Our current economic recession is probably the best Christmas present Americans could have received this year. Since we are all cutting back on spending maybe, just maybe, we can divorce ourselves from the stress and frivolous spending associated with having the “perfect” Christmas.

Who knows what movie or fairy-tale inaugurated the idea that a perfect Christmas is one where the whole family sits around a table of food for an evening—hiding the reality that our family is extremely dysfunctional and has been affected by the Fall—and then passes out gifts we cannot afford to buy? Parents can intentionally create anxiety, especially many mothers, having bought into the idea that Christmas means that the entire family must return to the nest. It’s a great tradition and there’s nothing inherently wrong with it, but is it worth the strain of trying to turn the house into a movie set?

For many families, however, Christmas can be dreadfully stressful. Couples fight over which side of the family they are going to spend four hours with on Christmas Day because on Thanksgiving the husband’s parent’s saw the kids for five hours and now the maternal grandmother wants her equal time. And many of us will be guilt-manipulated with this theme: “You’re not going to be here for Christmas dinner? It’s just not Christmas if you’re not here.” Or you find yourself sitting around the dinner table and the same passive-aggressive comment your dad makes every year about you getting “a real job” helps you suddenly remember that it is your turn to give the kids a bath. By the way, your dad is so proud of your brother’s job. Have you seen his new house?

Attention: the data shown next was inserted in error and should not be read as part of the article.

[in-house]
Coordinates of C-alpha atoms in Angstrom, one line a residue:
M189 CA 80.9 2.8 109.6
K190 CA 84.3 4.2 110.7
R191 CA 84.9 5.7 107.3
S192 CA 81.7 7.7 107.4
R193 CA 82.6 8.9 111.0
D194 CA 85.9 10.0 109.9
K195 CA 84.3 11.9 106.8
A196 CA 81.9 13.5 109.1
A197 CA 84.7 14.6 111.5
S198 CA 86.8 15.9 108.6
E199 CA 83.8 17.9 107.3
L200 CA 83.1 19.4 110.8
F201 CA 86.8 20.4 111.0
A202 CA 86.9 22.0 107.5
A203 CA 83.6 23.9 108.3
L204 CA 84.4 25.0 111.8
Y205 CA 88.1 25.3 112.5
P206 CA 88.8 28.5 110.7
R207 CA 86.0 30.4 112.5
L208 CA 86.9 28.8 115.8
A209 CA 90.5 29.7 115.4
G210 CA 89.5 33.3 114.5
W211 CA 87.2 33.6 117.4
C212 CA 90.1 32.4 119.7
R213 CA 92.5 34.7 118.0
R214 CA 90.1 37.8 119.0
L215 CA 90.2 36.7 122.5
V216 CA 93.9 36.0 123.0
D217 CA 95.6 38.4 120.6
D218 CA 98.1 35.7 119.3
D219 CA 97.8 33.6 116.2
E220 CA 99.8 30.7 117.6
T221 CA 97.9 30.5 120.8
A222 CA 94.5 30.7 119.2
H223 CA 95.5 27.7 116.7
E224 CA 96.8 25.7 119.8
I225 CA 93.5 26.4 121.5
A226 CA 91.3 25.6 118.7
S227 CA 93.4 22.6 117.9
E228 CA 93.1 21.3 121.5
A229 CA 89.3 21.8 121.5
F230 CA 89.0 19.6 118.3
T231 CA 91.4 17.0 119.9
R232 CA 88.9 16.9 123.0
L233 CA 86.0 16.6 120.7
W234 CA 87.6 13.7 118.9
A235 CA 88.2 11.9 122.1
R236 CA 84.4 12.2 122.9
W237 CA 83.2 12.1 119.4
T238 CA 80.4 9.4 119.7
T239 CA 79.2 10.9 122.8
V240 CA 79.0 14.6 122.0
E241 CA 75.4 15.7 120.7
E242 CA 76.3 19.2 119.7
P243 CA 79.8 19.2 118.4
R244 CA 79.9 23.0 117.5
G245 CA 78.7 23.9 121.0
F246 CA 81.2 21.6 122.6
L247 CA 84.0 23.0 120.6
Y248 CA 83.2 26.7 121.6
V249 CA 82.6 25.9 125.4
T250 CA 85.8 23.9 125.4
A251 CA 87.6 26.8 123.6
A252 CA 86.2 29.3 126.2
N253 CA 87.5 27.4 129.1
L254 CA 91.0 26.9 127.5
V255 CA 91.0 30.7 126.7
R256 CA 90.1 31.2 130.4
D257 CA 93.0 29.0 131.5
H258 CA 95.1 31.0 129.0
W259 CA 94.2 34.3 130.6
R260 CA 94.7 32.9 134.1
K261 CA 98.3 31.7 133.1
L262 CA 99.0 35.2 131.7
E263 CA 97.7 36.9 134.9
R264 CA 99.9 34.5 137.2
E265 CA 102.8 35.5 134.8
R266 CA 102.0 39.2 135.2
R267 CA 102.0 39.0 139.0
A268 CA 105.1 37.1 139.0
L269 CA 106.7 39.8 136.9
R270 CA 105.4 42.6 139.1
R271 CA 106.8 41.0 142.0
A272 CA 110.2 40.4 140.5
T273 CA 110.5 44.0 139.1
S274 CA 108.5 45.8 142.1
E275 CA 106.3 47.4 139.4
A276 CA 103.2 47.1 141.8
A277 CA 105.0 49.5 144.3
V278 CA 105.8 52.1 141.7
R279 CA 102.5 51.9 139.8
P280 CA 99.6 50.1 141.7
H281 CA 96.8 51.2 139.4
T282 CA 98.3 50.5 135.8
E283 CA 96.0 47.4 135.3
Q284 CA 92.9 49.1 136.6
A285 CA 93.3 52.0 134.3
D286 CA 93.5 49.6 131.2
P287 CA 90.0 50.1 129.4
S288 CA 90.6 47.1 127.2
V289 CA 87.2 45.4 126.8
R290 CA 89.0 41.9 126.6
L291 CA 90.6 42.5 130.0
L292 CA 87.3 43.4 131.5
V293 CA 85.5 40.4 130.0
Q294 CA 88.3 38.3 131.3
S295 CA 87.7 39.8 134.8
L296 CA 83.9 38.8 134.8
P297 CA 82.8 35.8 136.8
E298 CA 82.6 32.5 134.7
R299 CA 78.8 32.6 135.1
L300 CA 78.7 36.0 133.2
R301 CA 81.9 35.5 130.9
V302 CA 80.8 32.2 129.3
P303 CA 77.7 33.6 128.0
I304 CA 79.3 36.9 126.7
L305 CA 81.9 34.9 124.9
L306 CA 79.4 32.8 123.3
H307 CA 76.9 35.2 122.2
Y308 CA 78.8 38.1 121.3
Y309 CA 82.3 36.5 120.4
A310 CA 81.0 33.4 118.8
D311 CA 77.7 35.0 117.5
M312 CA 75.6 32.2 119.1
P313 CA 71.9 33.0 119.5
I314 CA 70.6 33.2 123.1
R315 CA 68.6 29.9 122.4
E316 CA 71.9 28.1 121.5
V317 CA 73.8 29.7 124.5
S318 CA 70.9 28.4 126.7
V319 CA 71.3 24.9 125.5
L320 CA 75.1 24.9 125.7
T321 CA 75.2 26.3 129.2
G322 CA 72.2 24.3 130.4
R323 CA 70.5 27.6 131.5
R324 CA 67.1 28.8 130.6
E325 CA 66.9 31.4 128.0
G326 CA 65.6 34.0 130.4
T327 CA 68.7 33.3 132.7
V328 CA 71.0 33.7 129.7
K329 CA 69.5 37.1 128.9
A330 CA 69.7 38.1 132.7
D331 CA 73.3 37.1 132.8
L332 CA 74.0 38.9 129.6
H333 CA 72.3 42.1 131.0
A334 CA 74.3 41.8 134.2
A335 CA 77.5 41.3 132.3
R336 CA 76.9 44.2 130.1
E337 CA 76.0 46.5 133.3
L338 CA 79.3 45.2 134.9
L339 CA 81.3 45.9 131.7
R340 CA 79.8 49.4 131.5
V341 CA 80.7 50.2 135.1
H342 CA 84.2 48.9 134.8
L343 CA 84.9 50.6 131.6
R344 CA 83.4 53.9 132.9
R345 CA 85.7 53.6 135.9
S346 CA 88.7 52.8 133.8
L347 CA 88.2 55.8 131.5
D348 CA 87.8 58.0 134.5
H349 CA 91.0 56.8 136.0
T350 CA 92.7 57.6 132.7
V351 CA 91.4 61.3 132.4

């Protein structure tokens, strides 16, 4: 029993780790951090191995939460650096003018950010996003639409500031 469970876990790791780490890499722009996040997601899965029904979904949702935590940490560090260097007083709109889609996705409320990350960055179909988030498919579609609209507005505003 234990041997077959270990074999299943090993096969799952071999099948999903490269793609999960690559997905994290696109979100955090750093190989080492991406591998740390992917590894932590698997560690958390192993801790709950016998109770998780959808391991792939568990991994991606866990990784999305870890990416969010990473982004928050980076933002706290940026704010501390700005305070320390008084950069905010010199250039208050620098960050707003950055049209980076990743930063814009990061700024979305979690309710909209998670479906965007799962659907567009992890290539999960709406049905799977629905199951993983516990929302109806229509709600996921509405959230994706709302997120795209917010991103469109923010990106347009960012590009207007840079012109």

And, of course, there is the sister with the perfect husband and family. Your folks love them. While your kids are running around the house knocking things over, your sister’s kids are reciting Bible verses for the family. Later on, the perfect sister signals that she wants to talk you because your kids seem undisciplined.

The perfect Christmas is thankfully strained this year. Maybe you cannot afford to travel to the big perfect family dinner. Your kids are learning a valuable lesson about saving and spending because they are not receiving the mountain of new and soon to be discarded toys because “Mommy and Daddy just don’t have much money this year.” This is fantastic.

It seems like Christmas, the day set aside to remember the birth of Jesus Christ into a broken and fallen world, could also be a day where families get together to celebrate their need for a Savior, Christ the Lord, born into a dysfunctional family (Matthew 1:1-17) and to a mommy and daddy who did not have much to give other than love and affection (Luke 2:1-21).

Perhaps the perfect Christmas is one where family bonds are strengthened, not because we walk into a Norman Rockwell painting, but are deepened because our families have another opportunity for authenticity, repentance, and celebration. We celebrate the promised Savior’s birth because Christ alone came to give us hope about our sin, imperfect families, difficult finances, challenging marriages, pot-smoking kids, bad memories, health problems, passive-aggressive parents, loneliness, shame, and freedom from the power of the evil one (Luke 4:18-22; Galatians 5:1).

Joy to the world.